It’s not too late to prevent climate change from getting worse.  If we stop burning fossil fuels, we’ll lower our carbon footprint, and the climate will eventually get back to normal.

Community Choice Energy (CCE) is a good way of reducing our carbon footprint here in Boston.  It would authorize the City to negotiate an increase in renewable power of about 5% for Boston residents and businesses.

For most Bostonians, installing solar panels is simply too expensive.  CCE would give everyone the chance to fight climate change directly.  It would also guarantee fair pricing, as well as protect people from scams.

On Tuesday, October 3rd, the Boston City Council will hold a hearing on Community Choice Energy.  Come and tell our city councilors that you support CCE.  Let’s show them that Bostonians want to fight climate change!

CCE City Council Hearing Announced!

Join us to attend the hearing!

Climate change is already affecting the world, including the City of Boston. Record-high temperatures and rising sea levels are serious issues that will only get worse unless we do something now.  Fortunately, the Boston City Council is taking steps in this direction.

On August 2nd, City Councilors Michelle Wu and Matt O’Malley introduced an order to initiate Community Choice Energy (CCE) in Boston.  CCE will add at least 5% more renewable energy to the Eversource default available to Boston consumers.

The Boston City Council will hold a public hearing on CCE to listen to constituents’ input. Please come and tell our councilors that Bostonians are eager to fight climate change, and that we support CCE as a means of achieving this goal.

Boston City Council Hearing
Tuesday, October 3, 2017 at 2:00pm

Boston City Hall
Ianella Chamber, 5th Floor
1 City Hall Square

Closest subway stop: Government Center
Closest parking garage: Government Center Garage, 50 New Sudbury Street

The fight against climate change starts with us here in Boston. Let’s fill the Ianella Chamber to capacity!

Join us to attend the hearing!

Addressing Concerns About CCE Costs

Mayor Walsh has said he’s committed to making Boston “carbon free” by 2050.  Community Choice Energy (CCE) could be one step towards reaching this goal.  The City of Boston would negotiate with a green power company to increase the percentage of renewable energy available to residents and small businesses by five percent. However, there are concerns that consumers would have to pay higher electric bills, and that the City might face additional expenses in staff time, due to research and negotiation for a CCE contract.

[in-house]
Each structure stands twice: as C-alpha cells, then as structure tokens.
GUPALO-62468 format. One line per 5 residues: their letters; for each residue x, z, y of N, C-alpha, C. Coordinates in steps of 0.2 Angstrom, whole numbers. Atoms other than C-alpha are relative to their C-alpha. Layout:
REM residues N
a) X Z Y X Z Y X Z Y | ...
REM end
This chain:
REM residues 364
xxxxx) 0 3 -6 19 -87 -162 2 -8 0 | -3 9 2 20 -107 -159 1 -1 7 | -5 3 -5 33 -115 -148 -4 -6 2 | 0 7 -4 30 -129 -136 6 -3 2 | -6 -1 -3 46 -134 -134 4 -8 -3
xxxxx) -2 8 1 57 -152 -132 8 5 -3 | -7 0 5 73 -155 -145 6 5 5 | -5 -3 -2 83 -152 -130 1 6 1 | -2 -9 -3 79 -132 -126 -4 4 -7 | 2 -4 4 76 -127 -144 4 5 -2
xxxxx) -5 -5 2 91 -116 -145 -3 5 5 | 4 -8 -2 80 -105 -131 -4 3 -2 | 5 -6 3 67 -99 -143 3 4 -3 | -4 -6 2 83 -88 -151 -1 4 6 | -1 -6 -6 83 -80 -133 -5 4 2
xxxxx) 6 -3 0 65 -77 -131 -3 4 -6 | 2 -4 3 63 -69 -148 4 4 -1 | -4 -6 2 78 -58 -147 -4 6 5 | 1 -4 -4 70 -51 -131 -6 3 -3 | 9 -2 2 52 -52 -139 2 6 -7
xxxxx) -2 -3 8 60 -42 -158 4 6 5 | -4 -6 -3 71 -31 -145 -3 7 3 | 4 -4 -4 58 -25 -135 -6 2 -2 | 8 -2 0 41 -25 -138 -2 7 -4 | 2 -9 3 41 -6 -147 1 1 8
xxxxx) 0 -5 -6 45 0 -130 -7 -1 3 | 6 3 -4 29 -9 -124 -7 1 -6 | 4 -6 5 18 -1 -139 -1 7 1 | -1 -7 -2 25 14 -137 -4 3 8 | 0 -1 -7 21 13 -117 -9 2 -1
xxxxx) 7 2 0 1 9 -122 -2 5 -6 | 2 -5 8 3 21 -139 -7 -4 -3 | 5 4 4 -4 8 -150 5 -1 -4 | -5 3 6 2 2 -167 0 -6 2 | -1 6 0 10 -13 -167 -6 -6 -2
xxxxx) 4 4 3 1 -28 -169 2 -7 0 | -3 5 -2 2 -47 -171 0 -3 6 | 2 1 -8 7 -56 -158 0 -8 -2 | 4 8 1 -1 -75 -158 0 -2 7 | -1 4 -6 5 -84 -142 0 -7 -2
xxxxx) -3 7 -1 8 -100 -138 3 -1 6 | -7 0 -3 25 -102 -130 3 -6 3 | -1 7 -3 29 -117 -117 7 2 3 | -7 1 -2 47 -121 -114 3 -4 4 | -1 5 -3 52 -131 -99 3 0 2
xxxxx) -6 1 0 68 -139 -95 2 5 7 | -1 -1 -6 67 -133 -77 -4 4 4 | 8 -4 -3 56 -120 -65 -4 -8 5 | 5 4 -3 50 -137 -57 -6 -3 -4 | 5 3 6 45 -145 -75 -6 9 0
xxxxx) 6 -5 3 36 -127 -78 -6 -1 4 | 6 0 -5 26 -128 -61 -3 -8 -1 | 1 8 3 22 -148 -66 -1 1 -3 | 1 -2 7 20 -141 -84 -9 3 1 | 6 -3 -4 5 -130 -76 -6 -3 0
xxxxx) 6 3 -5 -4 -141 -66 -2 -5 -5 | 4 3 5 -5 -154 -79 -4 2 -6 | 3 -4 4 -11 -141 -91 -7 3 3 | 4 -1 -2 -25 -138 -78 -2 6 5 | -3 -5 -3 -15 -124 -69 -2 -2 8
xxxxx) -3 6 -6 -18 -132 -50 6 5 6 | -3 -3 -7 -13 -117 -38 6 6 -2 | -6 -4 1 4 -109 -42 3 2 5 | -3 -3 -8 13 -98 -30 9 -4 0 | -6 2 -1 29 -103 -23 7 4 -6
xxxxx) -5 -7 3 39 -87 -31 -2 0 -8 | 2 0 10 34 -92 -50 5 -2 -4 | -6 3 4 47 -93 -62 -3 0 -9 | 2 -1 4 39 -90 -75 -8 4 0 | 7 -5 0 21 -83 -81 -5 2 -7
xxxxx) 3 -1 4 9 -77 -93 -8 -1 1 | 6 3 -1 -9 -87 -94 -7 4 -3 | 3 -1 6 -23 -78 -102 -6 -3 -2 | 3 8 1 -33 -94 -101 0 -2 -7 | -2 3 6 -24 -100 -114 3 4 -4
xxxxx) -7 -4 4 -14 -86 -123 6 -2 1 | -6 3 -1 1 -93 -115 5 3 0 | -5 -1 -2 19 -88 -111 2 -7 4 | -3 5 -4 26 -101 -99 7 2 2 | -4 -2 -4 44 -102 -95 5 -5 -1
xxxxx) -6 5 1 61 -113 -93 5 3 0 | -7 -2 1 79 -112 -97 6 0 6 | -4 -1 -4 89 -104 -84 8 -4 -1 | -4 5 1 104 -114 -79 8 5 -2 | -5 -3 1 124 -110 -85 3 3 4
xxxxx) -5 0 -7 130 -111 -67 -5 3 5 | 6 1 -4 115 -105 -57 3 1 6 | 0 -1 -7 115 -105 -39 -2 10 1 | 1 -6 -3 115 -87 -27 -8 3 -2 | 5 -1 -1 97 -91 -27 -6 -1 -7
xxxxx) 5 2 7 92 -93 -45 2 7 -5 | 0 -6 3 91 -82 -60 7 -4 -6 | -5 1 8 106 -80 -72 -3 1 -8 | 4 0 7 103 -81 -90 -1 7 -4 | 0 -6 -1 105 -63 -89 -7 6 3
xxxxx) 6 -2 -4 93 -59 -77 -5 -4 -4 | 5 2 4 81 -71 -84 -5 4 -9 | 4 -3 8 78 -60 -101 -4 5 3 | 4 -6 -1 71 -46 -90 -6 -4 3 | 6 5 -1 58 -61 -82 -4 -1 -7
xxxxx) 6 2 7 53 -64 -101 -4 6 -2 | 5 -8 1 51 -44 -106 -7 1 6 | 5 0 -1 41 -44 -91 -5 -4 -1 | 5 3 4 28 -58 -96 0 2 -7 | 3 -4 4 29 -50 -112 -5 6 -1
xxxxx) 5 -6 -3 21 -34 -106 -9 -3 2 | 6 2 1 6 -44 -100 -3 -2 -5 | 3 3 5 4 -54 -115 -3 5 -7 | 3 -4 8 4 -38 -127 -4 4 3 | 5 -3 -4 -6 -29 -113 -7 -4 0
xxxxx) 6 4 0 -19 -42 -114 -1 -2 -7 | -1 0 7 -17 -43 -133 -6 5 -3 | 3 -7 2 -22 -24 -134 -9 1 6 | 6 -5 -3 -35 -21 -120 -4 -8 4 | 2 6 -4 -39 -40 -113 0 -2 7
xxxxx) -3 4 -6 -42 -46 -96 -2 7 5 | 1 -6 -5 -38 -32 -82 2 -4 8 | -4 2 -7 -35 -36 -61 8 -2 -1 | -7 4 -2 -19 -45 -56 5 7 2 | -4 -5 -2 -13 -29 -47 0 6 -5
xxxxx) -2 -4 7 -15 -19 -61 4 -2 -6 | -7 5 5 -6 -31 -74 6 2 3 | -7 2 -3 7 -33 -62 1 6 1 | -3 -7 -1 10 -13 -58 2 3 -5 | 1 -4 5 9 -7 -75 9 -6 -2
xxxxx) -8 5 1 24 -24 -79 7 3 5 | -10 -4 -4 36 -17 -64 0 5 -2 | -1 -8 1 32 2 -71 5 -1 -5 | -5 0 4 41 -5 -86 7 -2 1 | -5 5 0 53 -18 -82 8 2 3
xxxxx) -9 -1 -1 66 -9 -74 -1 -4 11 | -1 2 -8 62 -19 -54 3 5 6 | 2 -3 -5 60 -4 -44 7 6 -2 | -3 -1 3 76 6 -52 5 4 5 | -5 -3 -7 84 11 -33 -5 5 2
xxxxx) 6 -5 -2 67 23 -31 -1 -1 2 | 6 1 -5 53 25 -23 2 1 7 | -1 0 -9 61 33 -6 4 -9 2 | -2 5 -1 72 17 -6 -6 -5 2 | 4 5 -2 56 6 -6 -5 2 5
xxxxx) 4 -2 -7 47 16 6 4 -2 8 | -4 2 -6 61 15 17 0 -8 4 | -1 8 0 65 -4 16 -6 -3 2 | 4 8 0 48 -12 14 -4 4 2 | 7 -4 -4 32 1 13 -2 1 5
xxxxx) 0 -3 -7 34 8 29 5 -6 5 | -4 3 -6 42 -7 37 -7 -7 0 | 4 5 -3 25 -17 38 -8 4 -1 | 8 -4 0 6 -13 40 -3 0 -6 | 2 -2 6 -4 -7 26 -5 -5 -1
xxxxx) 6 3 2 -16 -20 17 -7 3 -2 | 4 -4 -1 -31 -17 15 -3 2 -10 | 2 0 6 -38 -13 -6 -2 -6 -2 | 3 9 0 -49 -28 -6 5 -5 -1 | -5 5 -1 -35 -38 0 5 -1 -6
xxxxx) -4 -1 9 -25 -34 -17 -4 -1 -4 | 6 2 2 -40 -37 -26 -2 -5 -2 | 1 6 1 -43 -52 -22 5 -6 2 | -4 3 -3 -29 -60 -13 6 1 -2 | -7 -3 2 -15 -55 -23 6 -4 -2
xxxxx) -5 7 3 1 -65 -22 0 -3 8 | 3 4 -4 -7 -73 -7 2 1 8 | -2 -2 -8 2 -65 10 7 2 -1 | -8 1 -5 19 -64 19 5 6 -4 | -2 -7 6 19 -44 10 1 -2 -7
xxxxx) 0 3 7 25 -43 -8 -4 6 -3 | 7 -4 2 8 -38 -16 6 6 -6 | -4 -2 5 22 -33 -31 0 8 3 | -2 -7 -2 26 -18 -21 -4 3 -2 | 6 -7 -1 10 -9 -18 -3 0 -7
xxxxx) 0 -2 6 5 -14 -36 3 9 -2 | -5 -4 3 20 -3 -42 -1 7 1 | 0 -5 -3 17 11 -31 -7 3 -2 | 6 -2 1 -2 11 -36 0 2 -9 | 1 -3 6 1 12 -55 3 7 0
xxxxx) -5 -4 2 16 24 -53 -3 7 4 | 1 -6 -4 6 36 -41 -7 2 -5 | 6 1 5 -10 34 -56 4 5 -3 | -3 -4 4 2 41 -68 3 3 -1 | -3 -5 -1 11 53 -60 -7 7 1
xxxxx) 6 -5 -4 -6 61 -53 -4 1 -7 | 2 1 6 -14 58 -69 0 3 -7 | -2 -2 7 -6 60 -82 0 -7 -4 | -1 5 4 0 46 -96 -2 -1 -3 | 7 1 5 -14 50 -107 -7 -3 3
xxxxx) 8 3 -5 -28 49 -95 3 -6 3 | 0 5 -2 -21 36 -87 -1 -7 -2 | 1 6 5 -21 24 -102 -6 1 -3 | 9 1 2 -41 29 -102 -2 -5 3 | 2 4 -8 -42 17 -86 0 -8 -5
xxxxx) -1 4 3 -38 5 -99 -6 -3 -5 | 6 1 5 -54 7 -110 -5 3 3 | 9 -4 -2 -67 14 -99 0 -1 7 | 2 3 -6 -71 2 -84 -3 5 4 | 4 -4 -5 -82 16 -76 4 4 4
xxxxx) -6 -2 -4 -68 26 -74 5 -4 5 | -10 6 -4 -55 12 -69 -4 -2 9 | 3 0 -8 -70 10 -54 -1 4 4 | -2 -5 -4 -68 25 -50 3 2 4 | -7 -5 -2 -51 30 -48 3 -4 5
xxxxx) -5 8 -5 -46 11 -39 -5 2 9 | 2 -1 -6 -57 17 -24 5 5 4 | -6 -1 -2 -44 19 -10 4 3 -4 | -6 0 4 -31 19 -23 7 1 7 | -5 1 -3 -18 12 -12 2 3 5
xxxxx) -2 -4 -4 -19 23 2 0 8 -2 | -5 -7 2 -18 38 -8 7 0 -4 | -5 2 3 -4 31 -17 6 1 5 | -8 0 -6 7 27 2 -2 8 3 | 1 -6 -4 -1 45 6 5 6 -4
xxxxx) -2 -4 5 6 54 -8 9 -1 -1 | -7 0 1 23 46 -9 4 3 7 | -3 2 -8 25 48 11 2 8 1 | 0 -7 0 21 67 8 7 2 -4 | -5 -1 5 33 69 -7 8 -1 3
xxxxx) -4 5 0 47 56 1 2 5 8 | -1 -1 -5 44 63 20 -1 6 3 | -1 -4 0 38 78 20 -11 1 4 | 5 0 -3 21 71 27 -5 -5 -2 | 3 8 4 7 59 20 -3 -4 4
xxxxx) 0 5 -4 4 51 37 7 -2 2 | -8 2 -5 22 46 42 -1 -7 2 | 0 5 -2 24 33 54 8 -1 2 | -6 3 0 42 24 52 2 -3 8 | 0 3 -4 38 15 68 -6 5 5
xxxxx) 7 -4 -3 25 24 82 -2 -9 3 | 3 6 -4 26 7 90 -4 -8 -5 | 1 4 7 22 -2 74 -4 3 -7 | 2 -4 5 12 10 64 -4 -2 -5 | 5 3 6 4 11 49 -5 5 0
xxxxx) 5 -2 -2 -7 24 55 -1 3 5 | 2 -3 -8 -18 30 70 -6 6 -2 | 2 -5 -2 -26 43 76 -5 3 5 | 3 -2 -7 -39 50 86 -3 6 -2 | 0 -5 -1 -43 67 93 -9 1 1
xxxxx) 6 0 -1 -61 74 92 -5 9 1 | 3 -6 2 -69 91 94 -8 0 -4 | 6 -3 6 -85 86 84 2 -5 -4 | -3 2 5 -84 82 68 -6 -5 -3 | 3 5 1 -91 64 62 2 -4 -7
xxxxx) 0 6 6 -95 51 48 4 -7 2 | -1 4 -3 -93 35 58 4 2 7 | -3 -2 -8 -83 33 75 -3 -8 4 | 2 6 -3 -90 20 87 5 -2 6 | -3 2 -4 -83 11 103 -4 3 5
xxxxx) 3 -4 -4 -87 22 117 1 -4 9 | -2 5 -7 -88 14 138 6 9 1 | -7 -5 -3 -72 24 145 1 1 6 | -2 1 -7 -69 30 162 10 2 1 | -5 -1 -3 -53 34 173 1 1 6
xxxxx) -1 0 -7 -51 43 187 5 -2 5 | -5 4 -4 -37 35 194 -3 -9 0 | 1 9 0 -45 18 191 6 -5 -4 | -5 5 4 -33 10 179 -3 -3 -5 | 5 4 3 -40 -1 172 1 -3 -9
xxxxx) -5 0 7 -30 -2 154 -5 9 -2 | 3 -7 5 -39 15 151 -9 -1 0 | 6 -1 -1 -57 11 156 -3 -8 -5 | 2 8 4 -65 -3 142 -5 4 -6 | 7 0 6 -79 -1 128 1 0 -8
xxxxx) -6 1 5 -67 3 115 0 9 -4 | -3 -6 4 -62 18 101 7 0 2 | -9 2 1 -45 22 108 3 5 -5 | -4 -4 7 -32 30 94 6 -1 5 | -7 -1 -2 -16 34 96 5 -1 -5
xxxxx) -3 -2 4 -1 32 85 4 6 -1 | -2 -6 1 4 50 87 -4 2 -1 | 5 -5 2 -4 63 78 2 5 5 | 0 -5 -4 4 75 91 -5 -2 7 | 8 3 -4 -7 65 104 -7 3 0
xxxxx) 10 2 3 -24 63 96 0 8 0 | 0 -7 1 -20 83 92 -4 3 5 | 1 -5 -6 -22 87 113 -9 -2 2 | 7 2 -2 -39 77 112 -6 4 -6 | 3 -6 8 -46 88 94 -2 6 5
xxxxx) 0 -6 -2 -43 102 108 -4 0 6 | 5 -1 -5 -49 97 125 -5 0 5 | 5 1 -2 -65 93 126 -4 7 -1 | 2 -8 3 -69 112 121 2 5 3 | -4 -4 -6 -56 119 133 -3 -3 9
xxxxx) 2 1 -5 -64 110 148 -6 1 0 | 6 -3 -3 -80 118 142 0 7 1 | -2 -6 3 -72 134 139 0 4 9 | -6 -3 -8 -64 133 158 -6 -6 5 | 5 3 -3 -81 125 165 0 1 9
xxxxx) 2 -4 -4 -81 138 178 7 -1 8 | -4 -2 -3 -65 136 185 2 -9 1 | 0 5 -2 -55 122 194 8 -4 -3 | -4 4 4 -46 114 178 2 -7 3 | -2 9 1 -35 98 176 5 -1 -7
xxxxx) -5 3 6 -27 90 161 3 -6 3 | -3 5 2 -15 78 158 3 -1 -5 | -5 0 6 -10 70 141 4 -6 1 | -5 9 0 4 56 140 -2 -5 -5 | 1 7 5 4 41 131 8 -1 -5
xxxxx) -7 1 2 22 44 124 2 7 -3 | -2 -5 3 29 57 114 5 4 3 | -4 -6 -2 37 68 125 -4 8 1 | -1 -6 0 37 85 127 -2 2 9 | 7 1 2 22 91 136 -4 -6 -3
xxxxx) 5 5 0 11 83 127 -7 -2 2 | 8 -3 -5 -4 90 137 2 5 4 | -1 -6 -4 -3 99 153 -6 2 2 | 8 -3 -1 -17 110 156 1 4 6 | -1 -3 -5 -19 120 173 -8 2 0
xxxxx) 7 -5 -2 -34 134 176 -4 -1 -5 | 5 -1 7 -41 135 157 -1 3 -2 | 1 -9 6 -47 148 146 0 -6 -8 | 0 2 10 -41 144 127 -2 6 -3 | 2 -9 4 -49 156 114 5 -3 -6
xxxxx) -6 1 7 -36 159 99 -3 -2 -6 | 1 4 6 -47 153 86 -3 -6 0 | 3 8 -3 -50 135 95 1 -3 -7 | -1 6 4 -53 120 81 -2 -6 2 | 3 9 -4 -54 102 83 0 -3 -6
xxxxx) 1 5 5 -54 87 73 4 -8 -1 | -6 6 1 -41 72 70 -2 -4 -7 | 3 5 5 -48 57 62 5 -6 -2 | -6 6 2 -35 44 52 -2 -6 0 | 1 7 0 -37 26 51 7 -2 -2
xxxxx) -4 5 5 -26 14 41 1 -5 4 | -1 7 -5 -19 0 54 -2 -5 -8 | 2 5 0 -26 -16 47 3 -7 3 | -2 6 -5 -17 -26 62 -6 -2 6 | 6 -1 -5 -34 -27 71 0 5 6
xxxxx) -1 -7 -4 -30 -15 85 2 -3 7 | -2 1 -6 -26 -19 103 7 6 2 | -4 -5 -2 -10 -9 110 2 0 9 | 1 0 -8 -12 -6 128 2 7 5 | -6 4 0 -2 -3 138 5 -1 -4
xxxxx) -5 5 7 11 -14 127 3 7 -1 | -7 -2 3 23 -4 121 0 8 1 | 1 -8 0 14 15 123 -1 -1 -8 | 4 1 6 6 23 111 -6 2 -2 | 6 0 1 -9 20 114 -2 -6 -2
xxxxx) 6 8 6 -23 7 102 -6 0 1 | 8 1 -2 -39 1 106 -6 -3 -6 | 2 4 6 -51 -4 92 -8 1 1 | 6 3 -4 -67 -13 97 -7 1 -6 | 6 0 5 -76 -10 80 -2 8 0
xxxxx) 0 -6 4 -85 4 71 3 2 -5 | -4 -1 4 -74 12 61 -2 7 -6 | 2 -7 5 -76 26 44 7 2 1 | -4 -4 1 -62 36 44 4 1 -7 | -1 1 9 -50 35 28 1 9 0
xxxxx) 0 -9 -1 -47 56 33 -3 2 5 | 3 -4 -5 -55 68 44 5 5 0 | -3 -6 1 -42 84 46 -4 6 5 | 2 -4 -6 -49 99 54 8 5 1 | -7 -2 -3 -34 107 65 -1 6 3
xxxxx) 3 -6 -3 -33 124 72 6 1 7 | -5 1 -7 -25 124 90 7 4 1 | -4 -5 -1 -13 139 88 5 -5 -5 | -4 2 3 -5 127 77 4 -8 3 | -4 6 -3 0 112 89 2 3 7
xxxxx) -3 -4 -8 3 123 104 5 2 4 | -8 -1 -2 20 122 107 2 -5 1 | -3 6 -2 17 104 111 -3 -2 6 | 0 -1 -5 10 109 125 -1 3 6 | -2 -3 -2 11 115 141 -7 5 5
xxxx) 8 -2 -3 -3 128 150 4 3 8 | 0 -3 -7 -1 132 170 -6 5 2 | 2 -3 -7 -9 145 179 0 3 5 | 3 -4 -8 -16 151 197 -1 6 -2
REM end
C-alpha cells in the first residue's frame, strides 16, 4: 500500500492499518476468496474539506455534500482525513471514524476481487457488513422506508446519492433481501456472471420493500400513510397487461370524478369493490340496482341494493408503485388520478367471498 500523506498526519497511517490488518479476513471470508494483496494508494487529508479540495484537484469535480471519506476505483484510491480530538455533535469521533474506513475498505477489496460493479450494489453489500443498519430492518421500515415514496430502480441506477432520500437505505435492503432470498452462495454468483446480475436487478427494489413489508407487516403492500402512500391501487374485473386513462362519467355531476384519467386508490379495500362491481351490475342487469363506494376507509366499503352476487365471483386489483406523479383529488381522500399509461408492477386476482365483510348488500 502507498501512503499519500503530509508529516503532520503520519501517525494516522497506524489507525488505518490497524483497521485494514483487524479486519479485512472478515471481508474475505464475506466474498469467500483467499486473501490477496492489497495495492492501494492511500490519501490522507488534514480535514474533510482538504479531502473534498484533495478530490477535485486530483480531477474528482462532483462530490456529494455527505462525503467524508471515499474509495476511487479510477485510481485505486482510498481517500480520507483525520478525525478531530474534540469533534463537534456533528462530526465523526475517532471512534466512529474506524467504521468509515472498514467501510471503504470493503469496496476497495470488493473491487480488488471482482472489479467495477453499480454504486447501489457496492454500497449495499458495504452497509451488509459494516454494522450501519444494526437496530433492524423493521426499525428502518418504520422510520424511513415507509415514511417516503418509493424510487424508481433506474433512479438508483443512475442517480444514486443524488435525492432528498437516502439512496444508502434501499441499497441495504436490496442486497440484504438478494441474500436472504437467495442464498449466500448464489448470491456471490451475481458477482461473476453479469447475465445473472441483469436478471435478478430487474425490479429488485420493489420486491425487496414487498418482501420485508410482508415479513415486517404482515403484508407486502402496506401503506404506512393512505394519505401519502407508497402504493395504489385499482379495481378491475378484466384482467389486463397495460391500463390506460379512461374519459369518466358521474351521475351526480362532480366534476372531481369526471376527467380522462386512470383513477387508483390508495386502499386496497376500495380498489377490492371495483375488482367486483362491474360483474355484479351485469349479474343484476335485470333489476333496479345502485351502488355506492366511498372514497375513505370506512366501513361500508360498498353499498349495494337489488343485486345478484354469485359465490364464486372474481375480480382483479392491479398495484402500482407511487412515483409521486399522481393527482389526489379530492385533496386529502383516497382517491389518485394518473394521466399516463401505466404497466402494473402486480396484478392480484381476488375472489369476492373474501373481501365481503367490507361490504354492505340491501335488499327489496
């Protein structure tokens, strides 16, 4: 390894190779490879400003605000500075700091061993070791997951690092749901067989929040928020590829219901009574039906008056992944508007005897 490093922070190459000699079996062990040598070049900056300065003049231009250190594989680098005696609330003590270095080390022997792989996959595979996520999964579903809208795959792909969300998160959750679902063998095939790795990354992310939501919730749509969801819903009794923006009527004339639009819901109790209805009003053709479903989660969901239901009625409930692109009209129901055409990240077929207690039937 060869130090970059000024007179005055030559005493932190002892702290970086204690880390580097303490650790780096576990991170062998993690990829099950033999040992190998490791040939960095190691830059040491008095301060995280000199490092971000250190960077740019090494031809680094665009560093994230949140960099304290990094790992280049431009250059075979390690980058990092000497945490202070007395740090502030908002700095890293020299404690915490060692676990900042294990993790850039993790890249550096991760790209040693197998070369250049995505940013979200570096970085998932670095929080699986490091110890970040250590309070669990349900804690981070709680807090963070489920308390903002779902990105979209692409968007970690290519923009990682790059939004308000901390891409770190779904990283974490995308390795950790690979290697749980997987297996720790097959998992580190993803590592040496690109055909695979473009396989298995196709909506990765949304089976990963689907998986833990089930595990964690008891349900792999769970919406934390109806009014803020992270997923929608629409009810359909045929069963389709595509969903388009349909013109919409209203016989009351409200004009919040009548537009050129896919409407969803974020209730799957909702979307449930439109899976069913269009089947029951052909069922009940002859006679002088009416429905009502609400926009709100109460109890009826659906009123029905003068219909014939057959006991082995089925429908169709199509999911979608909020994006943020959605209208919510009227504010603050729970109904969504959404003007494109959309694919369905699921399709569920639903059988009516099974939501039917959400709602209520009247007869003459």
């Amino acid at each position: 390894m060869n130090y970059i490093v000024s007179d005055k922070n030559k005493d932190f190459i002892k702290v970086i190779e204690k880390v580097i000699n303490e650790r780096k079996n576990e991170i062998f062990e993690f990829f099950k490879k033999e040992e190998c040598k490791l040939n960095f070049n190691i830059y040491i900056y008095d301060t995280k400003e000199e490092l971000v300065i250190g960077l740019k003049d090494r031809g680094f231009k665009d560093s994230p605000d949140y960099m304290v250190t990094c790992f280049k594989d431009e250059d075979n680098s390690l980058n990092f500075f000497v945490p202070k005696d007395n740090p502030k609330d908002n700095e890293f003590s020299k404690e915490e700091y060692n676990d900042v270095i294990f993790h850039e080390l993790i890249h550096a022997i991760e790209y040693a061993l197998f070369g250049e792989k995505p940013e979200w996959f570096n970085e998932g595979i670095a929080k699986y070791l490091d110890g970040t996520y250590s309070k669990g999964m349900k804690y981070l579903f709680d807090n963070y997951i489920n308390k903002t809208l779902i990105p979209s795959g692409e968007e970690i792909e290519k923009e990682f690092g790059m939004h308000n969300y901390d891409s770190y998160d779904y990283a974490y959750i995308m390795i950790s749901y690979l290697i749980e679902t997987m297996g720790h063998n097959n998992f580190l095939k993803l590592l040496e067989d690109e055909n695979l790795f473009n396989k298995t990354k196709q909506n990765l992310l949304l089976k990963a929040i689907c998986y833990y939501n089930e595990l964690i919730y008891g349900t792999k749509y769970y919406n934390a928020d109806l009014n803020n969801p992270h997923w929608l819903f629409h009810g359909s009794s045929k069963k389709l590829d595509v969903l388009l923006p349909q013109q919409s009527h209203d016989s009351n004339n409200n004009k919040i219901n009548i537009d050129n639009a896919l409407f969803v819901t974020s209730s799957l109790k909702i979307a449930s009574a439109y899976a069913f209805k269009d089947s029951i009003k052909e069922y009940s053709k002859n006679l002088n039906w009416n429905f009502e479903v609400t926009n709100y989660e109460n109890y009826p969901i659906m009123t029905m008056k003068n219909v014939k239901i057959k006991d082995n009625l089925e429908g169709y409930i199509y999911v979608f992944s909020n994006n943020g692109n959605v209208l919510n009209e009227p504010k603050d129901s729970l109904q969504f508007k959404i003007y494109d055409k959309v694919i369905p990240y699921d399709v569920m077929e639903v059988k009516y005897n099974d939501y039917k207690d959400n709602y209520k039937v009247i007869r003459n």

Based on the experiences of other cities and towns in the Commonwealth, CCE rates can be negotiated to be comparable to the Eversource default. Of the seven Massachusetts municipalities that have bid on renewable energy this summer, five of them (Arlington, Cambridge, Lexington, Somerville, and Sudbury) have obtained CCE prices lower than the Eversource default. In the Town of Arlington, residents who choose CCE pay  $0.10756 per kilowatt hour, while those who choose the Eversource default pay $0.10759 per kilowatt hour.

In Arlington, thanks to lots of preliminary work done by Mothers Out Front (MOF) and Sustainable Arlington, preparing the Warrant Article for the Town Meeting to vote on CCE took about 25 hours of municipal staff time. According to Anne Wright of MOF, the Town Manager, Adam Chapdelaine, spent about four hours finding a broker and selecting a renewable energy supplier.  Once the contract was signed, Communications Director Joan Roman spent about 40 hours creating print and digital outreach materials to explain CCE to the public.  This adds up to a total of 69 hours of municipal staff time spent on implementing CCE in Arlington.

If renewable energy costs rise after one year of a municipality being on CCE, it can always decline to renew the contract. However, with a template for CCE already in place, negotiating a future contract, should renewable energy costs come down, will not cost much in terms of municipal staff time.

The City of Boston can learn a lot from other municipalities that have already implemented CCE, and avoid reinventing the wheel. The benefits would be tremendous.  In one year alone, CCE could result in the investment of approximately 17 one-megawatt wind turbines, creating many new local jobs.  It would reduce our dependence on fossil fuels, eliminating the need for new pipelines to transport fracked gas, keeping our air and water clean.  From a global perspective, CCE would reduce Boston’s carbon footprint, helping us meet Mayor Walsh’s goal of a “carbon free” city, while bringing us closer to fulfilling the Paris Accords.